In addition to hydrogen, the New Power segment encompasses a comprehensive suite of electrified power systems. These include advanced battery technologies, poised to revolutionize the expanding electric vehicle market and energy storage solutions.
While the New Power segment currently contributes just 1% of the company’s total revenue, this segment is still in its early stages of commercialization. Cummins’ management envisions a future where New Power becomes the company’s flagship revenue generator, surpassing all other segments by the year 2040.
Being a pioneer in this area, Cummins has the opportunity to unlock higher profitability going forward.
Despite the promising outlook, it appears that the broader market remains skeptical about the growth potential of the New Power segment.
We can see what the market thinks through our Embedded Expectations Analysis (“EEA”) framework.
The EEA starts by looking at a company’s current stock price. From there, we can calculate what the market expects from the company’s future cash flows. We then compare that with our own cash-flow projections.
In short, it tells us how well a company has to perform in the future to be worth what the market is paying for it today.
At the current stock price, the market expects the company’s ROA to fall to around 7%, around the pandemic numbers.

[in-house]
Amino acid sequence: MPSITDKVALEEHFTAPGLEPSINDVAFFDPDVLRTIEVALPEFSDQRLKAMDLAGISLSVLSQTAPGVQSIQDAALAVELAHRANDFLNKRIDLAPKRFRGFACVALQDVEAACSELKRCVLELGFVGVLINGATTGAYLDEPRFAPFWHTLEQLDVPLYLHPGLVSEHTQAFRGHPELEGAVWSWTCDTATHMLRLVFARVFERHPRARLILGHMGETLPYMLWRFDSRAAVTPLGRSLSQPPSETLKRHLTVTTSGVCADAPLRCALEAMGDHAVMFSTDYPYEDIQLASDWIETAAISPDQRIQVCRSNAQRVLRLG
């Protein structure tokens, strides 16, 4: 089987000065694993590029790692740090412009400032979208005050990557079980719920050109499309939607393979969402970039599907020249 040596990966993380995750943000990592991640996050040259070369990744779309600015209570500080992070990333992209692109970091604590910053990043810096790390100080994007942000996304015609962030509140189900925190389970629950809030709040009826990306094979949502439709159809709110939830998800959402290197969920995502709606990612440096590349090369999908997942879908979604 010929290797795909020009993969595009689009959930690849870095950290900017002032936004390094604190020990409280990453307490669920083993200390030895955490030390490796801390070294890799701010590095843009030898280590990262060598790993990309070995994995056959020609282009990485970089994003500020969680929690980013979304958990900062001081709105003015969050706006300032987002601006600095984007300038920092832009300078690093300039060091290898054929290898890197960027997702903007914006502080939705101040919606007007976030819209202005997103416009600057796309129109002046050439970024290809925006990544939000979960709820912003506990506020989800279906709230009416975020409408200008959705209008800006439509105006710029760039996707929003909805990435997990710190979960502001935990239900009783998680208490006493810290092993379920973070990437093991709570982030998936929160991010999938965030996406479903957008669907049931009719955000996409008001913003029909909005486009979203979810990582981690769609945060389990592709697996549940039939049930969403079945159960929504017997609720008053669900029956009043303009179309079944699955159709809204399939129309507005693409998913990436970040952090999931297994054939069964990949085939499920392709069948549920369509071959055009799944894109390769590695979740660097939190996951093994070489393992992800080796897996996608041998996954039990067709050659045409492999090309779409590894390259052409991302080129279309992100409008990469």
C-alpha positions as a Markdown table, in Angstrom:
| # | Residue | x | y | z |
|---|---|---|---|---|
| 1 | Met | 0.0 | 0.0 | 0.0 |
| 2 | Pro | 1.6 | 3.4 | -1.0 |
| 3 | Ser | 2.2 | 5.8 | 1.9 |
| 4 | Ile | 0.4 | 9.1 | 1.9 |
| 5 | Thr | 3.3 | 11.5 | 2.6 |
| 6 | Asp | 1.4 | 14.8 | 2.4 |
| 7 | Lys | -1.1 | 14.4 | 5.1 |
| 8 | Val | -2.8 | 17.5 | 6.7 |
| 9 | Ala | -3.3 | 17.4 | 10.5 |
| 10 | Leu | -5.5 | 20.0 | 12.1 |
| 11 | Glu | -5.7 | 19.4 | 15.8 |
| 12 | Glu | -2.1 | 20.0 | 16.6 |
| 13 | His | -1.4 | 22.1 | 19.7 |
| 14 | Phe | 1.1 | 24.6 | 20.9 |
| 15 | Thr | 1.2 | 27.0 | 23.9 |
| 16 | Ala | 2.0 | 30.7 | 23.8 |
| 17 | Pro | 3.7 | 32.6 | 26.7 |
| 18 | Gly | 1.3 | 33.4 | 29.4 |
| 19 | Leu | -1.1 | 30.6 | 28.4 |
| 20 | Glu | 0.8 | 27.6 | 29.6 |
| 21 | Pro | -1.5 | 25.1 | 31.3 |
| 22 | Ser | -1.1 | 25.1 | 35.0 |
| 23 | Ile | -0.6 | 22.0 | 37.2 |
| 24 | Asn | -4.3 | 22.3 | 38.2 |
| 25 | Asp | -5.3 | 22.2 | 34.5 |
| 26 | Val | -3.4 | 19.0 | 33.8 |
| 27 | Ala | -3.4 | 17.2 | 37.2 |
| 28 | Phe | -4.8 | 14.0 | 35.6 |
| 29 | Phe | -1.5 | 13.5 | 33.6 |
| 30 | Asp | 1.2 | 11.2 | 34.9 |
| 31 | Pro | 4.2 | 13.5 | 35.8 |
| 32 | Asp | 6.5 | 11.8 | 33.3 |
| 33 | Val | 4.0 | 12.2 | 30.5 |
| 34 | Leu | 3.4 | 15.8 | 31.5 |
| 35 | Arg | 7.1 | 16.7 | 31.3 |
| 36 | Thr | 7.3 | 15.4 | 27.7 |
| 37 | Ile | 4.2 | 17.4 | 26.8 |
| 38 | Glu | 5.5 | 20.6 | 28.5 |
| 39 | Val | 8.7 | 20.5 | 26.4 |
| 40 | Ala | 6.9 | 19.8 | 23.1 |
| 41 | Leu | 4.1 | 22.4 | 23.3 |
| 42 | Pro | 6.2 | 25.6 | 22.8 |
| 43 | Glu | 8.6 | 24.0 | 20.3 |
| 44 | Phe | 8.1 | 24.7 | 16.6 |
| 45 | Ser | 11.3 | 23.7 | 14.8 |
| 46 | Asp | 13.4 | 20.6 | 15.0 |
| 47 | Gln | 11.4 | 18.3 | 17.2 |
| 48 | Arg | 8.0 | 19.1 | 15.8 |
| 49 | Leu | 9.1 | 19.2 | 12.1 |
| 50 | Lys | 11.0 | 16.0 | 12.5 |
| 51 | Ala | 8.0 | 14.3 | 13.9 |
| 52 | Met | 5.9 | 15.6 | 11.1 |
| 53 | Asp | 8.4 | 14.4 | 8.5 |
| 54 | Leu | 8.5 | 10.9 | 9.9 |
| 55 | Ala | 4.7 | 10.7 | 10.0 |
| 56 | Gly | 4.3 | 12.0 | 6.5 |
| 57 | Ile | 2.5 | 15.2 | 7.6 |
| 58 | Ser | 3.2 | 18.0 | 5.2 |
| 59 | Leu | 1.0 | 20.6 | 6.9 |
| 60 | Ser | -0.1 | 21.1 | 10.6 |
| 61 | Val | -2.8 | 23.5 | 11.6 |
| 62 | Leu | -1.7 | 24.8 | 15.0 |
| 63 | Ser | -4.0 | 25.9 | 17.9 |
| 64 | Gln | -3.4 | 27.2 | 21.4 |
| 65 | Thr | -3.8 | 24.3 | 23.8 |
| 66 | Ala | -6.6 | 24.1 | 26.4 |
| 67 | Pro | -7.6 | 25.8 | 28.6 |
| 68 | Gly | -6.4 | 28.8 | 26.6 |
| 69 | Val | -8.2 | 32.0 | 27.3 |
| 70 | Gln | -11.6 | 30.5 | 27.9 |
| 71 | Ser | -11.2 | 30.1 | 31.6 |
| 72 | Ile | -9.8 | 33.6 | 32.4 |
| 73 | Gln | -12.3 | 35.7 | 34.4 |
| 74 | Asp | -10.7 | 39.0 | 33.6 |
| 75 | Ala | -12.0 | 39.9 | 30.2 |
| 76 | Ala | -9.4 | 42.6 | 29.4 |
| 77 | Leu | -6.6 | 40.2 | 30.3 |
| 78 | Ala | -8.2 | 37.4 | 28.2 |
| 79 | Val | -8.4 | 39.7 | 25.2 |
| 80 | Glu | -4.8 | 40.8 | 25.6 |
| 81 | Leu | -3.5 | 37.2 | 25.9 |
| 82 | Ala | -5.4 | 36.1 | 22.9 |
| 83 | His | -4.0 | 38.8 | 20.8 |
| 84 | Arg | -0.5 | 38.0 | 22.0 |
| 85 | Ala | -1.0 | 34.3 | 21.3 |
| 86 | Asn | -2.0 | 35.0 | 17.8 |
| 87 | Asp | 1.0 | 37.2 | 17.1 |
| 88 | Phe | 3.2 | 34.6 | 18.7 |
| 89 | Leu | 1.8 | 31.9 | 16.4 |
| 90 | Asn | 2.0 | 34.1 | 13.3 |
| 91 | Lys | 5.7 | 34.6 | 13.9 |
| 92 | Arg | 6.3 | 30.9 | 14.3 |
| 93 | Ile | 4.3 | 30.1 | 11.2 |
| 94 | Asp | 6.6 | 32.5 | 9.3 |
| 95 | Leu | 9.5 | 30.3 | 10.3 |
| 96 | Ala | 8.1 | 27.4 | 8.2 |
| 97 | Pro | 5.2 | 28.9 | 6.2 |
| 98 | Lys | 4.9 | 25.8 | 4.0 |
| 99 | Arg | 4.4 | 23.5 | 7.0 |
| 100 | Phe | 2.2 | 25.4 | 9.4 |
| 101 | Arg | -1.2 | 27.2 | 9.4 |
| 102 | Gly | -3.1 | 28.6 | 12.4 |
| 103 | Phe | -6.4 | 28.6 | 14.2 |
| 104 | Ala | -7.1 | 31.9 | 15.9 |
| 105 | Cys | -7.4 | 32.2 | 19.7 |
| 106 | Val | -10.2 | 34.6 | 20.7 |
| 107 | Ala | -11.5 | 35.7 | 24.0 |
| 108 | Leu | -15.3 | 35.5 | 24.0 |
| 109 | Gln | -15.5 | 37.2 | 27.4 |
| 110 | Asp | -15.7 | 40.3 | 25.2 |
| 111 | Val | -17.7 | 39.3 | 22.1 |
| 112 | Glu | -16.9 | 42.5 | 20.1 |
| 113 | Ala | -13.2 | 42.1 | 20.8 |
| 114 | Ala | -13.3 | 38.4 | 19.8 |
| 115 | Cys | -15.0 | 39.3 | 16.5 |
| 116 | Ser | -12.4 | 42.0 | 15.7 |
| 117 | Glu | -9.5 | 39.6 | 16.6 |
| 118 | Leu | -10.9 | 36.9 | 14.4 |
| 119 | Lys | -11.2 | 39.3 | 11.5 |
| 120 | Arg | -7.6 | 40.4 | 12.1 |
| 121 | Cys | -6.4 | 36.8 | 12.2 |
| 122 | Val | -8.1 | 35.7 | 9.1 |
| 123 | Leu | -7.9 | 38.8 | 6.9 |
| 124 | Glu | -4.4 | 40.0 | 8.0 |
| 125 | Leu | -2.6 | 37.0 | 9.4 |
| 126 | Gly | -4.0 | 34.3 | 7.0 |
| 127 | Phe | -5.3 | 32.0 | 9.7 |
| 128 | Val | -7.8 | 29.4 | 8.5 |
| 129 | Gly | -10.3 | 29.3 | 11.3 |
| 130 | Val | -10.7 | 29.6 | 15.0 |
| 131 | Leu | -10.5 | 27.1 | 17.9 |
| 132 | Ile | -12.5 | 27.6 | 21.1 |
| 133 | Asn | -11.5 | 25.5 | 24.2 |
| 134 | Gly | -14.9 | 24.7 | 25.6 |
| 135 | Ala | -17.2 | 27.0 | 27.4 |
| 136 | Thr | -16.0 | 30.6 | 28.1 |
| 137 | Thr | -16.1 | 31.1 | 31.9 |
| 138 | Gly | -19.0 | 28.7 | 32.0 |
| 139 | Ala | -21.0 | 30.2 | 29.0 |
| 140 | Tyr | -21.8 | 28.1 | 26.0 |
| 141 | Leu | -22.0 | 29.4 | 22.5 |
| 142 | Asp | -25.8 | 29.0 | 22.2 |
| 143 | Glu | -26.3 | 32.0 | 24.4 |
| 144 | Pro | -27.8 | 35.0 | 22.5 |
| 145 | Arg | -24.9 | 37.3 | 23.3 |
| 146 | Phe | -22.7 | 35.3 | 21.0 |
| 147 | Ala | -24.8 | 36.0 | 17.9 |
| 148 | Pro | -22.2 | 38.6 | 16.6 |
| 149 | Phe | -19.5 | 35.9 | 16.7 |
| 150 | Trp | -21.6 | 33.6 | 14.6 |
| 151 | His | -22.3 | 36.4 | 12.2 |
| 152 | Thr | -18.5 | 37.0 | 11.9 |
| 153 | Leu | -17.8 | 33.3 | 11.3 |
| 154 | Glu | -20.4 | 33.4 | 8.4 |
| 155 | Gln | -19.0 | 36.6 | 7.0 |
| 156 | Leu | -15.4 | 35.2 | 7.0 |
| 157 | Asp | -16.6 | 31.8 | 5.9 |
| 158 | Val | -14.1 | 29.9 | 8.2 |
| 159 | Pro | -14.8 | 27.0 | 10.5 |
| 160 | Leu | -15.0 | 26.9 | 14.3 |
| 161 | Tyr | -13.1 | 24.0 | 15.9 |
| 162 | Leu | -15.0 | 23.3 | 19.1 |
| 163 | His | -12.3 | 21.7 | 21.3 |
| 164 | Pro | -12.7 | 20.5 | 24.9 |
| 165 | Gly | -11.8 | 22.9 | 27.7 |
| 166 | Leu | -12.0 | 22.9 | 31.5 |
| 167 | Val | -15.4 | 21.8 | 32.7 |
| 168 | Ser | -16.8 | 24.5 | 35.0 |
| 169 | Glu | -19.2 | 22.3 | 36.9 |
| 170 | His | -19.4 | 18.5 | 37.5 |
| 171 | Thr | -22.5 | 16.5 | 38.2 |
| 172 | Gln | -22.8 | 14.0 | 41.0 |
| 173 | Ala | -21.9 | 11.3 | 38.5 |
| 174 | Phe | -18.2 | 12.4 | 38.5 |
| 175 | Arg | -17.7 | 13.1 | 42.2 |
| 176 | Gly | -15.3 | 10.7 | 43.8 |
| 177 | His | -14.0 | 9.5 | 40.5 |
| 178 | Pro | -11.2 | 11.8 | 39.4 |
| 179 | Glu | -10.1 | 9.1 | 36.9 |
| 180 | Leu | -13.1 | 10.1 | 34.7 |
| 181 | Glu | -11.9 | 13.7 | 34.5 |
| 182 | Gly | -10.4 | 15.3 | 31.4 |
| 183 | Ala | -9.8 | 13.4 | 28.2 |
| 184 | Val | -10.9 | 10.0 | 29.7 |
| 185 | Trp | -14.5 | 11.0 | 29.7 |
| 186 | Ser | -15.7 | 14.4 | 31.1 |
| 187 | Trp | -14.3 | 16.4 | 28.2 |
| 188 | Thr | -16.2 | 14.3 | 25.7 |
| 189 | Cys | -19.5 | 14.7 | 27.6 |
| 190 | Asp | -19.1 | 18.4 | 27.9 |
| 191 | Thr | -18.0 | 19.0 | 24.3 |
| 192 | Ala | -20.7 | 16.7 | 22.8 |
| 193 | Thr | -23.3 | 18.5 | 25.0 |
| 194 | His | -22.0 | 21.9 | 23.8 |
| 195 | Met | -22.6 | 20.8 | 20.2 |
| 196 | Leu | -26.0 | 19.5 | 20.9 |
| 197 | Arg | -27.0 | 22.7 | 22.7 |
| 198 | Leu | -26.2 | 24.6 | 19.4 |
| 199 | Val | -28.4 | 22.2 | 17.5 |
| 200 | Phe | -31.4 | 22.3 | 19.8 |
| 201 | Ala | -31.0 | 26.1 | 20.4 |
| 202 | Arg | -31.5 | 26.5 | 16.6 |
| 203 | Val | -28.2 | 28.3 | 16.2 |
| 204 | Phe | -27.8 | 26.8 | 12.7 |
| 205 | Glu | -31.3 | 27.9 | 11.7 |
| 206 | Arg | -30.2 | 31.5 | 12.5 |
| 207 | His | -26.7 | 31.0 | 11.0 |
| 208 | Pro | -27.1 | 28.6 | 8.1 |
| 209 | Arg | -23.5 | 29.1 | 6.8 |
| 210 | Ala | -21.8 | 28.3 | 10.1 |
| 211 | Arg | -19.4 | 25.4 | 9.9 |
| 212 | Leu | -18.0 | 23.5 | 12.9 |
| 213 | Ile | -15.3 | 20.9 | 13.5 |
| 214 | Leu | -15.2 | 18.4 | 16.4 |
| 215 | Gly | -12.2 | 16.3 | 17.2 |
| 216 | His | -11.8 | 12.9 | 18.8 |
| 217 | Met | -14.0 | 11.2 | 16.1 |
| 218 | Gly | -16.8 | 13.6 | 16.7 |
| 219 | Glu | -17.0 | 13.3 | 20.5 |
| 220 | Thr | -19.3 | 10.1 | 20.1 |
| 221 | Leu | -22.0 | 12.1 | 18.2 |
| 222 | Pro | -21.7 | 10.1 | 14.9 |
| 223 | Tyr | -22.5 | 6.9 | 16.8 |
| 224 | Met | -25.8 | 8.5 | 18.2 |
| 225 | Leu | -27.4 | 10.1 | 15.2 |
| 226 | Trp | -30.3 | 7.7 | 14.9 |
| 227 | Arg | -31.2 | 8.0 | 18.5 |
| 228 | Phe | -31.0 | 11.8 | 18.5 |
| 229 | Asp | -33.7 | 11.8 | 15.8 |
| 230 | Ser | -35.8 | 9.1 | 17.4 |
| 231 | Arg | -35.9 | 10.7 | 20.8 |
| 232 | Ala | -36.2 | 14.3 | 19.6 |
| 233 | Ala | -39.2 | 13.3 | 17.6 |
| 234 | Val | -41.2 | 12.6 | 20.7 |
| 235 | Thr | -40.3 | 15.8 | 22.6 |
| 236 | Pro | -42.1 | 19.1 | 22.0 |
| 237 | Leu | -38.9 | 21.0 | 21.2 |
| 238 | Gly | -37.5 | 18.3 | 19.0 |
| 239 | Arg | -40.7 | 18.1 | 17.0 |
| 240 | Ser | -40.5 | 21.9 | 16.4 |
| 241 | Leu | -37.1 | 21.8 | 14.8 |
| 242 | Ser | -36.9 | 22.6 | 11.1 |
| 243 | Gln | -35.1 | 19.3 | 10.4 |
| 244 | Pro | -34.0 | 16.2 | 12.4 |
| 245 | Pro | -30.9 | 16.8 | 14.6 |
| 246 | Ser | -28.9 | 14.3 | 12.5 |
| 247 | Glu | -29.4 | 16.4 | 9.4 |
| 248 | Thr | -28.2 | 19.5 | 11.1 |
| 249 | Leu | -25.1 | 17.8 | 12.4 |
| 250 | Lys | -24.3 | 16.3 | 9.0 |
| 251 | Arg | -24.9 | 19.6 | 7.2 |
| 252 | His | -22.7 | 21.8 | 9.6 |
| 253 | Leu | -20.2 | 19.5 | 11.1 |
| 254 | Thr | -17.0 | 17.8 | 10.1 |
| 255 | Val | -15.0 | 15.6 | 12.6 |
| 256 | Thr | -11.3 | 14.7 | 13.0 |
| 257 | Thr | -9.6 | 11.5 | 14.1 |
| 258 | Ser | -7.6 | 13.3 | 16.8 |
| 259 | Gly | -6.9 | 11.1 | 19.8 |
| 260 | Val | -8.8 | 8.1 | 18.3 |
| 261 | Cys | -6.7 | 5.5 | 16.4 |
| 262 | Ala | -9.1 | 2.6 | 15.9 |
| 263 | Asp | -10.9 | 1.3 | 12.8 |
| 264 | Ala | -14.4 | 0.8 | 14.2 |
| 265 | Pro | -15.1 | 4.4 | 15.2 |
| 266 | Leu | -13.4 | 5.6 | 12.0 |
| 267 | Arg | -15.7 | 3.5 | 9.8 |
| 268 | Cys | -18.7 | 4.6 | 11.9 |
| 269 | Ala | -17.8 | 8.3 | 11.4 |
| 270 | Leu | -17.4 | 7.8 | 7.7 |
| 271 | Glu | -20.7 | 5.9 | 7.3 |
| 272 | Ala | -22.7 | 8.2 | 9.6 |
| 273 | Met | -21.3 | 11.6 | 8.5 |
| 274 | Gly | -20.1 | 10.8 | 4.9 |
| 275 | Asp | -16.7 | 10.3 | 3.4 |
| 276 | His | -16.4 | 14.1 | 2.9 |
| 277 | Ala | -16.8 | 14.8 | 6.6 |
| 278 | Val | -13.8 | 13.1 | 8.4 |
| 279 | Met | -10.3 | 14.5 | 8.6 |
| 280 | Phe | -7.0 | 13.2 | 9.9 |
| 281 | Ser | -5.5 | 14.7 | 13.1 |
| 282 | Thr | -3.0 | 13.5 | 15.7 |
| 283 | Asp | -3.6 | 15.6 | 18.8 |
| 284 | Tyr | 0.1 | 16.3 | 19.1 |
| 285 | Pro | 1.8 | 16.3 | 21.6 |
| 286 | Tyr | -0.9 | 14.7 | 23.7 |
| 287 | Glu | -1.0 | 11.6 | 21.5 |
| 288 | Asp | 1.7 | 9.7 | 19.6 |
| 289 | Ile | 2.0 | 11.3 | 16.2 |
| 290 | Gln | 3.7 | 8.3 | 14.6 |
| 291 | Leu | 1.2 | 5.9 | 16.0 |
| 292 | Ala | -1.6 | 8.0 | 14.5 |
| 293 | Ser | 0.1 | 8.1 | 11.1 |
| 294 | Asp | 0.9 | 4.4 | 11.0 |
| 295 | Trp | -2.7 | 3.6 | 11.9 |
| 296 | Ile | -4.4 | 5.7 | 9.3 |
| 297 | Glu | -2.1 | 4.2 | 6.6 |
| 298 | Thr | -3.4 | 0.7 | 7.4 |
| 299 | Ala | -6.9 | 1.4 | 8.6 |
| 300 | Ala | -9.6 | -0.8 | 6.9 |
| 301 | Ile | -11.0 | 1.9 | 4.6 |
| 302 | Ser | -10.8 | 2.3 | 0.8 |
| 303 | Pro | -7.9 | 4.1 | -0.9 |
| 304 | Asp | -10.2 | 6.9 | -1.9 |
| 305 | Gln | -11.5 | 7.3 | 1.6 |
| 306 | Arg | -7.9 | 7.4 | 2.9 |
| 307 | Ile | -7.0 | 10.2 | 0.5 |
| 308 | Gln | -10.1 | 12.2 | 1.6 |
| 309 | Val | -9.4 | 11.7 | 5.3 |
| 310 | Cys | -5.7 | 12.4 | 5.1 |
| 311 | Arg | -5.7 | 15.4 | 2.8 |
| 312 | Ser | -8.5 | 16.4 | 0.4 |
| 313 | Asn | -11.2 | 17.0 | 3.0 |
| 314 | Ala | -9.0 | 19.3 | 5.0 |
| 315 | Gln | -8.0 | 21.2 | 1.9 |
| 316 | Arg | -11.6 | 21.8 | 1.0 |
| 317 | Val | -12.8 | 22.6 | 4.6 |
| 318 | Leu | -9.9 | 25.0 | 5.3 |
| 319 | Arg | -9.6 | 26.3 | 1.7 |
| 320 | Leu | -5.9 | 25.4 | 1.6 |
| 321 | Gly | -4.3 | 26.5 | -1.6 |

The market remains cautious, foreseeing a potential drop in Cummins’ ROA as the company channels significant resources into this visionary venture.
However, if Cummins is successful in this venture, these levels of profitability might be just the start of something much bigger.
SUMMARY and Cummins Inc. Tearsheet
As the Uniform Accounting tearsheet for Cummins Inc (CMI:USA) highlights, the Uniform P/E trades at 15.0x, which is below its global corporate average of 18.4x and its historical P/E of 16.7x.
Low P/Es require low EPS growth to sustain them. In the case of Cummins, the company has recently shown a 29% growth in Uniform EPS.
Wall Street analysts provide stock and valuation recommendations that in general provide very poor guidance or insight. However, Wall Street analysts’ near-term earnings forecasts tend to have relevant information.
We take Wall Street forecasts for GAAP earnings and convert them to Uniform earnings forecasts. When we do this, Cummins’ Wall Street analyst-driven forecast is a 23% growth in 2023 and a 9% EPS shrinkage in 2024.
Based on the current stock market valuations, we can use earnings growth valuation metrics to back into the required growth rate to justify Cummins’ $219.64 stock price. These are often referred to as market embedded expectations.
The company is currently being valued as if Uniform earnings were to shrink 5% annually over the next three years. What Wall Street analysts expect for Cummins’ earnings growth is above what the current stock market valuation requires in 2023 but below its 2024 requirement.
Furthermore, the company’s earning power is 2x its long-run corporate average. Moreover, cash flows and cash on hand are 1.5x its total obligations—including debt maturities, capex maintenance, and dividends.
All in all, this signals low dividend risk.
Lastly, Cummins’ Uniform earnings growth is in line with its peer averages and its average peer valuations.
Joel Litman & Rob Spivey
Chief Investment Strategist &
Director of Research
at Valens Research